Tuesday, January 18, 2011

A Meditation On Fear

It's wise to have fear when driving through blistering snow on a twisted mountain road in the dark, don't you agree? Or to run east, when surrounded by fire north, west and south?

The young often lack this kind of fear, to their own demise. They drive with abandon and the statistics reflect it. Yet I do admire those without fear, I aspire to become like them. So is fear is a useless thing? Should I attempt to abandon it altogether. Some think so. Others do not...

Tsong Karpa, a Tibetan sage from the 10th century, once commented: "Those who fear death, when death comes will have no fear; yet those who have no fear of death, when death comes, will be very afraid."

I have often mediated on this concept—imagining my own death, or the premature death of my children. Some call me morbid for it, I say I am realistic because it counters sloth and redundancy. Who knows when anyone will die? My brother-in-law was told by doctors he had only 6 months to live. That was over 5 years ago and he's in better health now! Who else doesn't have a story like that?

Then I wonder - can fear be harnessed as a positive force for change, by motivating me to act, as opposed to an oppressing force to remain the same? Can it be that, used with wisdom, the same energy can render either outcome?

So now I have fear as a subtler force to comprehend. The fear that motivates my work - because I will be condemned if I do not do it well - is it wise or stupid? If I get the work done, but only because of that, is it beneficial or not? Well, I got it done didn't I? How bad is that?

Here my fear is not of my self, but of the opinion of others. Then who decides who I am? Me or them? In the case of others, fear is impotent. THEY decide me, not me. This impotent fear is bound to exhaust me, in the same way that trying to bottle a smell is exhausting - it simply can not ever be satisfactorily done; aiming for totality is living in impossibility…

So what would a constructive fear feel like? How would it be different? For a start, as with death, it must arise from an outcome that possesses a stench of inevitability. If it is not inevitable, then to live in fear of it is to hallucinate on outcome, then react as though that outcome was real.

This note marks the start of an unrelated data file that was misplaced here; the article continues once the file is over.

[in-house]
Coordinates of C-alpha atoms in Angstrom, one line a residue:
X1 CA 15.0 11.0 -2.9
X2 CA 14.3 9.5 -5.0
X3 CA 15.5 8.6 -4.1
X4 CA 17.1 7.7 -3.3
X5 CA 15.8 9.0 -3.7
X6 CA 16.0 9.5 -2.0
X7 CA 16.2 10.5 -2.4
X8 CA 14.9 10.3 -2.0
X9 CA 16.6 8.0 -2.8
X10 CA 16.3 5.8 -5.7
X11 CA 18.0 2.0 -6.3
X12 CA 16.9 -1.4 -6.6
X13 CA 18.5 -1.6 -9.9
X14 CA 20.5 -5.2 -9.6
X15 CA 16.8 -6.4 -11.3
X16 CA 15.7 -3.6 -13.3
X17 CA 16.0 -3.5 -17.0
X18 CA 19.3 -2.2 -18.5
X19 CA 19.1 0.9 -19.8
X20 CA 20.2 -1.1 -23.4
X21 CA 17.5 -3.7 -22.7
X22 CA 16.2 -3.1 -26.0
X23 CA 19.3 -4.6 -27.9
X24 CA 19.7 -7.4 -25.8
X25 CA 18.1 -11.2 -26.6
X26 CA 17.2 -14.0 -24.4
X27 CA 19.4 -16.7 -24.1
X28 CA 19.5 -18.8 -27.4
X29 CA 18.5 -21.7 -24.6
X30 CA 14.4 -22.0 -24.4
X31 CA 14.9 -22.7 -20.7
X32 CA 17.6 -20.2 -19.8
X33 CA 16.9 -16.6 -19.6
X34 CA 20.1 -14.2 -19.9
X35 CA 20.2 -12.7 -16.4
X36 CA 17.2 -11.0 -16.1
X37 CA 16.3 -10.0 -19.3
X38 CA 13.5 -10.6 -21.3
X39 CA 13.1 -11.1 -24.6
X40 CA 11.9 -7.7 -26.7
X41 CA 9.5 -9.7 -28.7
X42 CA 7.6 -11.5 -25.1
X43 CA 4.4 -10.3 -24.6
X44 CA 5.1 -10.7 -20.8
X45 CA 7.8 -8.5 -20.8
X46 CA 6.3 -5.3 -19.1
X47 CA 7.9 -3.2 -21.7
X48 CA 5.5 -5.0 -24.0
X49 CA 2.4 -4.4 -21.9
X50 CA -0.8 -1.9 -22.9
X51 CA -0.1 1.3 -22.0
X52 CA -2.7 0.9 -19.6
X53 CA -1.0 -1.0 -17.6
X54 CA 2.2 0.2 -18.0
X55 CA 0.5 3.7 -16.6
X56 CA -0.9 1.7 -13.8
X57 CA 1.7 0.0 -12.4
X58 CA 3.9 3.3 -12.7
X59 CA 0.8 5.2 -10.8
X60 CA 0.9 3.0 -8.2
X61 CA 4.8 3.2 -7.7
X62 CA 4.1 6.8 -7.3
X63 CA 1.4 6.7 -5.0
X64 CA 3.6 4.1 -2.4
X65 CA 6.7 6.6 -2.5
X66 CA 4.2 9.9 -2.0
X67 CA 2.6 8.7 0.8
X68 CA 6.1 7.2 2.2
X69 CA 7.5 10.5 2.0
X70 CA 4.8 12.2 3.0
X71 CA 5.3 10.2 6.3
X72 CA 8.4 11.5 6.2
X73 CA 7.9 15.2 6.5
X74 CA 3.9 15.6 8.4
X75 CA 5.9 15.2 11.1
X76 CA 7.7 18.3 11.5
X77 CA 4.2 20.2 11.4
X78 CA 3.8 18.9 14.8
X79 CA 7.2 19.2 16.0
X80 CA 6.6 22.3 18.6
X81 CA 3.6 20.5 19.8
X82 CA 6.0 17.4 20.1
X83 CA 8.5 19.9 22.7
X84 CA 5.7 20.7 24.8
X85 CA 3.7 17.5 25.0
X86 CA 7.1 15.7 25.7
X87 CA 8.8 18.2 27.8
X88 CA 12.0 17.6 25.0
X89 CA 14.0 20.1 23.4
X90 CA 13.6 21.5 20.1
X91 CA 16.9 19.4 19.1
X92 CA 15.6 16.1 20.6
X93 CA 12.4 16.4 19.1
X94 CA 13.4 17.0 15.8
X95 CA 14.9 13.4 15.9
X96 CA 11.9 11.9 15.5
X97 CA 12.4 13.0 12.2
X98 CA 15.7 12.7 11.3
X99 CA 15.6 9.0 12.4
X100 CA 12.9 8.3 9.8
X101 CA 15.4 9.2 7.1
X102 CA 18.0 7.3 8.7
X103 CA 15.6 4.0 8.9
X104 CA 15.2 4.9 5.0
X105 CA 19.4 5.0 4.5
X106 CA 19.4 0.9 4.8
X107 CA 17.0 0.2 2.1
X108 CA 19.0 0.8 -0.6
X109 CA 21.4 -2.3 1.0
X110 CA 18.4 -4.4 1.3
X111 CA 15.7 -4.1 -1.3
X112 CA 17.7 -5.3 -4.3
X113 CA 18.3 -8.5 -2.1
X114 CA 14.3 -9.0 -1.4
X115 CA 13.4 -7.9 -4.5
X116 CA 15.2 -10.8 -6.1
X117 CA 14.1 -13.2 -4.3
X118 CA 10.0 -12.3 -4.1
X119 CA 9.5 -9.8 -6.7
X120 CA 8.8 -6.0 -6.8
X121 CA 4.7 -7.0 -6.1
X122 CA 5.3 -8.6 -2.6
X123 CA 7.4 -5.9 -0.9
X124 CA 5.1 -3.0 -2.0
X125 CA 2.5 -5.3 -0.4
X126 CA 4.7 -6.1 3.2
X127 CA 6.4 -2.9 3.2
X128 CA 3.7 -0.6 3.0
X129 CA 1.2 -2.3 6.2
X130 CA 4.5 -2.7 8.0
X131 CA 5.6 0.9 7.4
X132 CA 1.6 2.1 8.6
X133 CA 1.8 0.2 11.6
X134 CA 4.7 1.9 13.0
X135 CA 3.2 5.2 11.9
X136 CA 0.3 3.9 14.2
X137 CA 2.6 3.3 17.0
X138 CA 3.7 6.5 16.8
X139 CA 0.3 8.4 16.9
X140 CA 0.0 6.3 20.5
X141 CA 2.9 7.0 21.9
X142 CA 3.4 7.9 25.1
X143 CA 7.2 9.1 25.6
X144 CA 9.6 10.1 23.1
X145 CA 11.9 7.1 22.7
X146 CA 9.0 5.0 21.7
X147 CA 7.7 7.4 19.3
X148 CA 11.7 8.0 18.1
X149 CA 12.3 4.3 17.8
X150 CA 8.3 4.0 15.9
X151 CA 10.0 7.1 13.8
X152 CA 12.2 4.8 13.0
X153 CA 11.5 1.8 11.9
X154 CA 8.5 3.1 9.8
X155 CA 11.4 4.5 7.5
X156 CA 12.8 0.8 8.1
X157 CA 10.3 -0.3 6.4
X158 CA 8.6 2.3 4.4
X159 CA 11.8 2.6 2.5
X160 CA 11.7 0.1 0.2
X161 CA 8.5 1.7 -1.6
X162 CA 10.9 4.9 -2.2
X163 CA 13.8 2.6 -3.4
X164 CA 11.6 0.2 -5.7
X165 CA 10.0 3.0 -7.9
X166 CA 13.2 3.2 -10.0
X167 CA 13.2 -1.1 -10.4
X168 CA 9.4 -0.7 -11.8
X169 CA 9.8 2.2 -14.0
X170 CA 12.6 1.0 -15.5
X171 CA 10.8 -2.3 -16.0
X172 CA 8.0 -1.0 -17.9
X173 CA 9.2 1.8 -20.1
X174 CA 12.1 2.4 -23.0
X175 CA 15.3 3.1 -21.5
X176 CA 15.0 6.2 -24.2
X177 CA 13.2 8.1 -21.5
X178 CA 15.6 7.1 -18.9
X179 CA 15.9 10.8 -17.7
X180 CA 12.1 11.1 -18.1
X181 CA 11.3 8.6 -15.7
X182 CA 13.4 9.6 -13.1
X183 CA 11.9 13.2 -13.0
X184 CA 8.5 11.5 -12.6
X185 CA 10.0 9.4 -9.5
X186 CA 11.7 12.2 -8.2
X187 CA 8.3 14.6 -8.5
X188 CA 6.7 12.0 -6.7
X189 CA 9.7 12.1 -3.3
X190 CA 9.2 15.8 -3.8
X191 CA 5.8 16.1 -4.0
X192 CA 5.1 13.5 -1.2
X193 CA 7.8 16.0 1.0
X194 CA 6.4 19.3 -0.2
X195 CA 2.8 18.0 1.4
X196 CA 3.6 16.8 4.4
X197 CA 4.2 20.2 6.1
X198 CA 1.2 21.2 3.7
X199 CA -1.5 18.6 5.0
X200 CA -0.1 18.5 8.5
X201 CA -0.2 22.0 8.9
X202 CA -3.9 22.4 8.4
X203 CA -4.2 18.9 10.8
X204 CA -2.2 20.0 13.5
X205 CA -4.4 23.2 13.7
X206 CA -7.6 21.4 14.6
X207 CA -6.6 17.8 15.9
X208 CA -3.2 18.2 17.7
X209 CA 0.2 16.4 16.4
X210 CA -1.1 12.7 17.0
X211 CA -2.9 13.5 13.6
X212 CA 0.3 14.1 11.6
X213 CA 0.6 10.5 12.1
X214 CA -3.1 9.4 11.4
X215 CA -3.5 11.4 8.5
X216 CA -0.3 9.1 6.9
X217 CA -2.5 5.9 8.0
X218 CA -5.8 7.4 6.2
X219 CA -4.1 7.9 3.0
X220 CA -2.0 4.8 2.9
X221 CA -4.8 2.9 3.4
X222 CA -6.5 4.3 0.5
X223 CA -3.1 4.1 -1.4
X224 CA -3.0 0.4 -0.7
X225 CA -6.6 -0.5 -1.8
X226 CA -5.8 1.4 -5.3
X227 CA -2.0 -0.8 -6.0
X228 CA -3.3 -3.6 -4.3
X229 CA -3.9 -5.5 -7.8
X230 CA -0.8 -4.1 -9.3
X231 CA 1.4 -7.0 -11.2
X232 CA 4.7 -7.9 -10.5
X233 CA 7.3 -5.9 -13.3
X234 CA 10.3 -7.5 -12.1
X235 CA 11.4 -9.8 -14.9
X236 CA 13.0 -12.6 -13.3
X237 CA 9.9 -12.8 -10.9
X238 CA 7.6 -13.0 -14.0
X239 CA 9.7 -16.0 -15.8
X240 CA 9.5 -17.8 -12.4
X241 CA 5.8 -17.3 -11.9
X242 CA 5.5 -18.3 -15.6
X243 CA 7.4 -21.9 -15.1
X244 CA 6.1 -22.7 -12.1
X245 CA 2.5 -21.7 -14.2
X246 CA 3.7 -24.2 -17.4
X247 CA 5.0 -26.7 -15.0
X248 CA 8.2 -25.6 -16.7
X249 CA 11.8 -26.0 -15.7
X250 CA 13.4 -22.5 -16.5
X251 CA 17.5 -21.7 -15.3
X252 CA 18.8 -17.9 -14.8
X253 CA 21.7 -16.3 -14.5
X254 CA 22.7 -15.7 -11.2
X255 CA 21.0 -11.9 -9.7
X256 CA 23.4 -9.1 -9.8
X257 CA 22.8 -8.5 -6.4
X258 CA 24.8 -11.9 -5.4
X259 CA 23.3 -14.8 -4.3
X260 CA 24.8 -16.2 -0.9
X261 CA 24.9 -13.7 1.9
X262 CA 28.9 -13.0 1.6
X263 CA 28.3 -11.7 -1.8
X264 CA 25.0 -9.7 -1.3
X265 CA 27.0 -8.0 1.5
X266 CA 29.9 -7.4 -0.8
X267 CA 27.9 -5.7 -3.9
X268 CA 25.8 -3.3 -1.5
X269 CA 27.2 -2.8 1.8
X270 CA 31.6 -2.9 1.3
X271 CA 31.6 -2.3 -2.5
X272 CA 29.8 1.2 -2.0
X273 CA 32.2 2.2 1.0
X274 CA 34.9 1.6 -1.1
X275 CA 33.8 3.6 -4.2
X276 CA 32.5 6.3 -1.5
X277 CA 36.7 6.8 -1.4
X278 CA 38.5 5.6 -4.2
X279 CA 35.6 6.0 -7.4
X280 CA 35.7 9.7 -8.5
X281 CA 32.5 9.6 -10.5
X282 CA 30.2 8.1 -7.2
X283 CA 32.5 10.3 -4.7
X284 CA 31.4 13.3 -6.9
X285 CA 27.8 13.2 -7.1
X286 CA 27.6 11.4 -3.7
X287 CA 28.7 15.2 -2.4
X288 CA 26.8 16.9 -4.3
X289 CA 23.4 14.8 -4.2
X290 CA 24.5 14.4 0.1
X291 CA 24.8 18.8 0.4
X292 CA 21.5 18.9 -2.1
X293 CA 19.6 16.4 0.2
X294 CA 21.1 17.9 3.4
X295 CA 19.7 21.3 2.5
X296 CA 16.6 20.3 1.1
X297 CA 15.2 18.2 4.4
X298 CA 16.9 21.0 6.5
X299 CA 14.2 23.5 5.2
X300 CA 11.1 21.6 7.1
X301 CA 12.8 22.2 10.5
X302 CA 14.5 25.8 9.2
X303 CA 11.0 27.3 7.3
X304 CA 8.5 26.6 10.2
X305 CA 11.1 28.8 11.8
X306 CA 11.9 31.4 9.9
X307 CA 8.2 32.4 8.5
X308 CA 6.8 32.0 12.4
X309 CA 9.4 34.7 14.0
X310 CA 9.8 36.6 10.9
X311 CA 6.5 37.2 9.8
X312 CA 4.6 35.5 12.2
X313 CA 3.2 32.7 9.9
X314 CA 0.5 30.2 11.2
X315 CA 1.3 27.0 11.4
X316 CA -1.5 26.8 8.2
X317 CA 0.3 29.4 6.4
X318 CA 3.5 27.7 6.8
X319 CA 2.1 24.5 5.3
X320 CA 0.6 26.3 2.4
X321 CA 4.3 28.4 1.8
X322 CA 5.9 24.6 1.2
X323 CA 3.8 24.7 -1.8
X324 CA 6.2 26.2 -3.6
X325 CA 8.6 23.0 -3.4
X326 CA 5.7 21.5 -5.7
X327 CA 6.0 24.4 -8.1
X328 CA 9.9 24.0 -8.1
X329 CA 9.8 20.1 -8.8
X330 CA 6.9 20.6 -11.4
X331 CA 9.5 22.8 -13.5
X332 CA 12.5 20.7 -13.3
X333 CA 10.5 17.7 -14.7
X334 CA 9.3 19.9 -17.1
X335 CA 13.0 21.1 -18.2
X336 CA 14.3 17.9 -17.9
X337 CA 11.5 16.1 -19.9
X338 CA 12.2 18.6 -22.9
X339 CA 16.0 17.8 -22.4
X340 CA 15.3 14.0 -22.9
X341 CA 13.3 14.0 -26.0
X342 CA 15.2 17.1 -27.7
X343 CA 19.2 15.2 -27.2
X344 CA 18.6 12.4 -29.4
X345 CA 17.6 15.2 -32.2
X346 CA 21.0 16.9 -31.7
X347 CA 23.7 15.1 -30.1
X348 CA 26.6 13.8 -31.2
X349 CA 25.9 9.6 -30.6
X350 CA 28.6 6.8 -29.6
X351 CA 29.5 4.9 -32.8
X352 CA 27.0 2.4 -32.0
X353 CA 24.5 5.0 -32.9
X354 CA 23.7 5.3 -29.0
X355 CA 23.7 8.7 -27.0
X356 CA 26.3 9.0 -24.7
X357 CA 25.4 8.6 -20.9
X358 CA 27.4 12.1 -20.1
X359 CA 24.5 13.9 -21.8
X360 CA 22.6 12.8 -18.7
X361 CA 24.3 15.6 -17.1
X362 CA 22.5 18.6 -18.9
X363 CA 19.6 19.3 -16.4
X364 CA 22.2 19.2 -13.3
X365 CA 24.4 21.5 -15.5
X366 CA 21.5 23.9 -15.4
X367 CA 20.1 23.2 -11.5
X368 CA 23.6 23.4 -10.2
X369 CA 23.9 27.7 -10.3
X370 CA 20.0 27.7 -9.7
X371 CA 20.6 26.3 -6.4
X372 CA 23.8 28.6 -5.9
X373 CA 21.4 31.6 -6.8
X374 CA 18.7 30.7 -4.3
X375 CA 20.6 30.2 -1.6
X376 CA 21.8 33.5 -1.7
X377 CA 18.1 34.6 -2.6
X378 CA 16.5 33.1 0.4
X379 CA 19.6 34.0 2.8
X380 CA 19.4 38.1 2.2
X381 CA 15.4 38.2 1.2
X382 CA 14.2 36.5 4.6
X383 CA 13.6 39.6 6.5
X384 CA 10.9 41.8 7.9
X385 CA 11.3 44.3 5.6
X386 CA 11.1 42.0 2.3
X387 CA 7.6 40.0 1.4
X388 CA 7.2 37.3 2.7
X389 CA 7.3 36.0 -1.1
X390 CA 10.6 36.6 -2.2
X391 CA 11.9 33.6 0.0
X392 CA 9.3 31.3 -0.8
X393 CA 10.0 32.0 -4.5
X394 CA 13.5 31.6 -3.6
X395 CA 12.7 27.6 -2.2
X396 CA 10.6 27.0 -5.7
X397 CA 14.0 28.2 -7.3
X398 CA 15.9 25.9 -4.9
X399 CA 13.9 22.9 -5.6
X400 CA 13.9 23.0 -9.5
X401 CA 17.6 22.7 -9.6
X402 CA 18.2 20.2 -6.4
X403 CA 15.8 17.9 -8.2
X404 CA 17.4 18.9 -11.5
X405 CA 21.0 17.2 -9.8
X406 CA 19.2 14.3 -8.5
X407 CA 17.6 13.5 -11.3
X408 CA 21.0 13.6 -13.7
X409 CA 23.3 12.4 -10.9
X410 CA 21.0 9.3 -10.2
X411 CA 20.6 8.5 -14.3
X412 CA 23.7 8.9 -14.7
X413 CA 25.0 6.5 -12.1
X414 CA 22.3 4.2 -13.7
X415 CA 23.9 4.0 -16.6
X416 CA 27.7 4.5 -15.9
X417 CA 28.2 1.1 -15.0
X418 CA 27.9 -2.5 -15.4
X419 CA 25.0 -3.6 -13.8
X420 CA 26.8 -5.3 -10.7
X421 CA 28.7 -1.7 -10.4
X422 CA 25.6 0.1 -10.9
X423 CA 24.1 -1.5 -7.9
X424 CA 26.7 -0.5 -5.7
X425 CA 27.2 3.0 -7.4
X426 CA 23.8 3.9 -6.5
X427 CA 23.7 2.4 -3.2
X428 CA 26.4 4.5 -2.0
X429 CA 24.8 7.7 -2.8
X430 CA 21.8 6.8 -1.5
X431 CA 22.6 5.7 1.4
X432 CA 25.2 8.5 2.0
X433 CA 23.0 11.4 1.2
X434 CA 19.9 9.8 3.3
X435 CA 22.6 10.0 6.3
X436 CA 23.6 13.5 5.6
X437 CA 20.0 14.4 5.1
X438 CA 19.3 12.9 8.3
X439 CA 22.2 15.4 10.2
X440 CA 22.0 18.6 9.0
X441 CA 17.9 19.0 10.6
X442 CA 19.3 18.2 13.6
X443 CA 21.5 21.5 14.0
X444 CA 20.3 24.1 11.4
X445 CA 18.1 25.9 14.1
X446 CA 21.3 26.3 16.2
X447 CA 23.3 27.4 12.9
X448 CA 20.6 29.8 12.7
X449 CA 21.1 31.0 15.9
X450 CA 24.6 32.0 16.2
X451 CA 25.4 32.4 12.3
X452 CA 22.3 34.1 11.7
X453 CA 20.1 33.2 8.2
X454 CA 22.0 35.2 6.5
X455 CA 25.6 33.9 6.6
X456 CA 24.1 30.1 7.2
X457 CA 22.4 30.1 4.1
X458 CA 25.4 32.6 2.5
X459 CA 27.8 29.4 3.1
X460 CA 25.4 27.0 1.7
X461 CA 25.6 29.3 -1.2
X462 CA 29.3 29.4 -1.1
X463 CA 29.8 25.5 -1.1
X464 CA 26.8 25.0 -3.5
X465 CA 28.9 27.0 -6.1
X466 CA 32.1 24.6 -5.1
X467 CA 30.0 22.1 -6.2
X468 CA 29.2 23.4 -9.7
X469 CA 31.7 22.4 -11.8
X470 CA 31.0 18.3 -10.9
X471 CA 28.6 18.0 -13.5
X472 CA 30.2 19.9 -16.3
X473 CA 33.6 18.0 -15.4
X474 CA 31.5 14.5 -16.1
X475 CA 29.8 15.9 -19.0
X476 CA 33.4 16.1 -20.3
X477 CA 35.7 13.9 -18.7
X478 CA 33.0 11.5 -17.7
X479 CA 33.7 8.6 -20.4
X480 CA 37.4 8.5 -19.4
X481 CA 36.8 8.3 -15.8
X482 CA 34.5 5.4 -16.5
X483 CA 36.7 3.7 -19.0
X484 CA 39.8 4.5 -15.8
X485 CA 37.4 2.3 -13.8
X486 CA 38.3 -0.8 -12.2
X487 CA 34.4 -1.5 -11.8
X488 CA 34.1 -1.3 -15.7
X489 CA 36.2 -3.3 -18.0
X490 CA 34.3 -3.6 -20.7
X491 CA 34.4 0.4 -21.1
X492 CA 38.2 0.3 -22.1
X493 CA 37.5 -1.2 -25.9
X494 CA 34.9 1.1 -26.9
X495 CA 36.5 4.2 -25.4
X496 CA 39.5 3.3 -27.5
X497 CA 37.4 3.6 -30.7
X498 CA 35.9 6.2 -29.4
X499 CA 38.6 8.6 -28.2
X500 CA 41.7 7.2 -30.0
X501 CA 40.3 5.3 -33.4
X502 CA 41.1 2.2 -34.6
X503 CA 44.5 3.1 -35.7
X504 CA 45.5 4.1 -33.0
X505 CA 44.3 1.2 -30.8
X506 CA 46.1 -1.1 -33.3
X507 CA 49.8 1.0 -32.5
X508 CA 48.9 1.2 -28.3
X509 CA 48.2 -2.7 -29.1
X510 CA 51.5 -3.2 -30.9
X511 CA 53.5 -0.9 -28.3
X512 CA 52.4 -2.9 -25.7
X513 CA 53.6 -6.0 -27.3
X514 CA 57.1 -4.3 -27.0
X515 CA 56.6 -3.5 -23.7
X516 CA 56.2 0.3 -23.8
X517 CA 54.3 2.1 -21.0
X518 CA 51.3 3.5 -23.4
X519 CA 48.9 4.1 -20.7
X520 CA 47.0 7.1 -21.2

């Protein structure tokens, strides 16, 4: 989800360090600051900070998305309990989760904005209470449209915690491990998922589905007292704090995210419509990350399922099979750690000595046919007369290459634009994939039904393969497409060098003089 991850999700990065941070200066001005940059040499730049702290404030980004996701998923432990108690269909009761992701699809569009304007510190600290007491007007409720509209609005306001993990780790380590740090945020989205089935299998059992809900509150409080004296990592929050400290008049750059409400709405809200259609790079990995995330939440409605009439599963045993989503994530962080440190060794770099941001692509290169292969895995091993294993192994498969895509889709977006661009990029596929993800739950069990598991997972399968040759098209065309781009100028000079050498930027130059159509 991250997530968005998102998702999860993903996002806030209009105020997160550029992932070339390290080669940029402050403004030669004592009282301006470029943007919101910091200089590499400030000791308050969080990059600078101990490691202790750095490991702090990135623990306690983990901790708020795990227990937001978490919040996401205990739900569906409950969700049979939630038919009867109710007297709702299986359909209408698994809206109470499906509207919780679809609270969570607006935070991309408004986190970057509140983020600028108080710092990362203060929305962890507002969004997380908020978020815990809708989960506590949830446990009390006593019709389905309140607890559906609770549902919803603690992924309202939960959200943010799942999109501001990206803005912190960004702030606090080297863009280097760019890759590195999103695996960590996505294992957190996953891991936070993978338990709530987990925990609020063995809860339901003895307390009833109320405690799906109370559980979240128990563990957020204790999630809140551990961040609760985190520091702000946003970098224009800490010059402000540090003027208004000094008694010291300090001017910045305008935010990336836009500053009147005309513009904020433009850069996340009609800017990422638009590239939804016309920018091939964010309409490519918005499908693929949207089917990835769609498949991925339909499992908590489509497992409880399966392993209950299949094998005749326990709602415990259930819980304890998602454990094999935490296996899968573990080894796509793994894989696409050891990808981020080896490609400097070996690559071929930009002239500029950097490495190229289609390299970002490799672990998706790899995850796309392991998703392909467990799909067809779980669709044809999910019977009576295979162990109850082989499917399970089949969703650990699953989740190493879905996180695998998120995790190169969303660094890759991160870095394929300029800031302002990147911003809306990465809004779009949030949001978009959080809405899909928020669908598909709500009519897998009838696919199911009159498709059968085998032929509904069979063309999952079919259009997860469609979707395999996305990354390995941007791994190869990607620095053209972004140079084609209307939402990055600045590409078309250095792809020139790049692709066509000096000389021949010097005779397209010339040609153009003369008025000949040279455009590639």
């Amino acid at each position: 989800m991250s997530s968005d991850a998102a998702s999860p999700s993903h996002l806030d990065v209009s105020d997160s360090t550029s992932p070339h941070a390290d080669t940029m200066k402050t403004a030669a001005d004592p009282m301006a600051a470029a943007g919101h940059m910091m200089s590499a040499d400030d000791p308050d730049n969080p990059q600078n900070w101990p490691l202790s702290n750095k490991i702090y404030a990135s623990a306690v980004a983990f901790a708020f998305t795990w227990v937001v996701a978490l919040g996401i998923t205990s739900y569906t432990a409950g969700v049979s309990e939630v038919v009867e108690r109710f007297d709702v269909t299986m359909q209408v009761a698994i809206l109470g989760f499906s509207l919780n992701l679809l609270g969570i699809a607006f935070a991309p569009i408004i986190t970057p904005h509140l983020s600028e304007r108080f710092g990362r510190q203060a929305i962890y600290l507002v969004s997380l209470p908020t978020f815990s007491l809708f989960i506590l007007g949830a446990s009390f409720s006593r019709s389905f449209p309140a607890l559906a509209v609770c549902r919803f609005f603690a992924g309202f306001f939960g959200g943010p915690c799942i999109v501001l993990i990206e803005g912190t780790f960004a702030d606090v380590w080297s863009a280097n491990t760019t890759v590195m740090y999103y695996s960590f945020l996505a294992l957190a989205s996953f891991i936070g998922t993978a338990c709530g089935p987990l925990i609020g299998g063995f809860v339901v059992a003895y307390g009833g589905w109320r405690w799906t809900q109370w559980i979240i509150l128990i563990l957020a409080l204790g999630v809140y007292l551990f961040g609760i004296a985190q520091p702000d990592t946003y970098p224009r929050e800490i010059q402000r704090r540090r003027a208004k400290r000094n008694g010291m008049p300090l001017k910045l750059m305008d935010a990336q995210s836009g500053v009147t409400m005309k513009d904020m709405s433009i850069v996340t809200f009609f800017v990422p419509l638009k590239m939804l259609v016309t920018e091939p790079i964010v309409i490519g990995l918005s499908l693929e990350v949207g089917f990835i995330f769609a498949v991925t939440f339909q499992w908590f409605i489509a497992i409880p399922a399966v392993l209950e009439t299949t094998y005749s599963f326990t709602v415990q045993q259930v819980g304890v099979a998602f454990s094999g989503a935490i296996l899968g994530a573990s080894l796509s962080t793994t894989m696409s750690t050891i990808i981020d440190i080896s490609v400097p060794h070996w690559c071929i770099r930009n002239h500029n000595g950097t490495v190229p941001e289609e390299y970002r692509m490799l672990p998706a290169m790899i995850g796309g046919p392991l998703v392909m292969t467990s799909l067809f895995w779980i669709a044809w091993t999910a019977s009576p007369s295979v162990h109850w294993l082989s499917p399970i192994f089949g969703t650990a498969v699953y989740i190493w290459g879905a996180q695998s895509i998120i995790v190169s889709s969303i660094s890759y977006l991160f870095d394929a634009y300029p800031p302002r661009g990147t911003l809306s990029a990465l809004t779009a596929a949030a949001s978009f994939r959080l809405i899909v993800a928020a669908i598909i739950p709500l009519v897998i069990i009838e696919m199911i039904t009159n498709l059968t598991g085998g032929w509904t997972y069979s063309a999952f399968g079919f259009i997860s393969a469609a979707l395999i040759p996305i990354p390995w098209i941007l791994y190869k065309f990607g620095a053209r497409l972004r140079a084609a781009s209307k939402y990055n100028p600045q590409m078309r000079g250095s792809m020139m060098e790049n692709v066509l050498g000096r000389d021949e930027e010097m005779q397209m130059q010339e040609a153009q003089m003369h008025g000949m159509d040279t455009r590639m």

That has to be a working definition of insanity, don't you think? I hallucinate the worst, then start reacting as THOUGH IT ALREADY EXISTED. Which of course, by behaving thus, makes me the agent of its creation. Hmm - that sounds like stupid fear to me. Yet I am sure, in small doses, it is constructive too.

If the only way I can motivate myself to act, is a fear of what others will say - this is a very human quality. We call it shame, and shame, like fear, can be healthy or not. It seems many "negative" emotions are double-edged swords. To thieve from another person generates shame - it if doesn't, we definitely think you are sick. So shame, fear - are they two sides of the same coin?

It comes down to this: do I know who I am? Do I know what I want to do? Do I know what I stand for? Answer those with clarity, then fear becomes transformative.

If I have no clarity around that, then I look to others to help define me. We all started that way - we looked to Mum and Dad for appropriate behaviours and ways of being. At some point - puberty I guess - I started to make my own decisions. Did I complete that process, or is it still interrupted by my vacillating need to seek the approval of others?

When I have the later, then fear and shame start to crush me; when I have the former - that I know who I am and what I want - then fear and shame become healthy devices that prod me back towards the path of my choosing when I start to stray afar…

So the question is not about the fear, it is about WHO I are fearing: my own judgements, or the judgements of others? If I make who I stand for as inevitable as my own death, then fear gives me energy to act towards the outcome that generates joy, for no person stands for gaining more pain.

Ahh… to not have joy - now THAT is something to fear!


  1. All there really is is love and fear. Kinda like FM's there's only up and down.

    So if you have fear, then ask yourself who (including yourself) you need to love.

  2. Fear — whether in response to the future, the past or the present — can only manifest itself in the one moment over which Alexander is adamant it is possible to exercise any kind of choice.

    So — acknowledge the stimulus with a free neck and put one foot in front of the other.

    Or don't.

    If 'don't' = 'can't', time may be "the essence of the contract".

    When it comes to being something of a bugger, you've got to hand it to "the unknown".


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